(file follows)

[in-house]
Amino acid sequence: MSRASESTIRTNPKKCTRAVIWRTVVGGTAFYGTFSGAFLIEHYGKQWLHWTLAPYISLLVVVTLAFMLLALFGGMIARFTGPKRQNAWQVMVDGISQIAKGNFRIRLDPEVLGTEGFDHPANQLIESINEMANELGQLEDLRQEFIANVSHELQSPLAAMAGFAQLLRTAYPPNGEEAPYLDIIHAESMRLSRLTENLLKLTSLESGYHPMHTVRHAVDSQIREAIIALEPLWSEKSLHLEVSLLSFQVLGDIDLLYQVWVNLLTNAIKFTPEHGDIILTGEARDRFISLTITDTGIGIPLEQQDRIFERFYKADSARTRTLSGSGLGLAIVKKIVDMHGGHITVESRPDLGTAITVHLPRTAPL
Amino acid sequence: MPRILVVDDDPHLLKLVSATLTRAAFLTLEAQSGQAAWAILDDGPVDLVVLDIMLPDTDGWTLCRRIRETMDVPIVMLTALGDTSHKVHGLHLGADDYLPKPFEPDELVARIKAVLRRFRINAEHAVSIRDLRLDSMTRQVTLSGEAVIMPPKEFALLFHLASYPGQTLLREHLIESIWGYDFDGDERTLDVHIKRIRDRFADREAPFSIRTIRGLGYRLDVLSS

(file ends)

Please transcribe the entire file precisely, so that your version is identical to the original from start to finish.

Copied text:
[in-house]
Amino acid sequence: MSRASESTIRTNPKKCTRAVIWRTVVGGTAFYGTFSGAFLIEHYGKQWLHWTLAPYISLLVVVTLAFMLLALFGGMIARFTGPKRQNAWQVMVDGISQIAKGNFRIRLDPEVLGTEGFDHPANQLIESINEMANELGQLEDLRQEFIANVSHELQSPLAAMAGFAQLLRTAYPPNGEEAPYLDIIHAESMRLSRLTENLLKLTSLESGYHPMHTVRHAVDSQIREAIIALEPLWSEKSLHLEVSLLSFQVLGDIDLLYQVWVNLLTNAIKFTPEHGDIILTGEARDRFISLTITDTGIGIPLEQQDRIFERFYKADSARTRTLSGSGLGLAIVKKIVDMHGGHITVESRPDLGTAITVHLPRTAPL
Amino acid sequence: MPRILVVDDDPHLLKLVSATLTRAAFLTLEAQSGQAAWAILDDGPVDLVVLDIMLPDTDGWTLCRRIRETMDVPIVMLTALGDTSHKVHGLHLGADDYLPKPFEPDELVARIKAVLRRFRINAEHAVSIRDLRLDSMTRQVTLSGEAVIMPPKEFALLFHLASYPGQTLLREHLIESIWGYDFDGDERTLDVHIKRIRDRFADREAPFSIRTIRGLGYRLDVLSS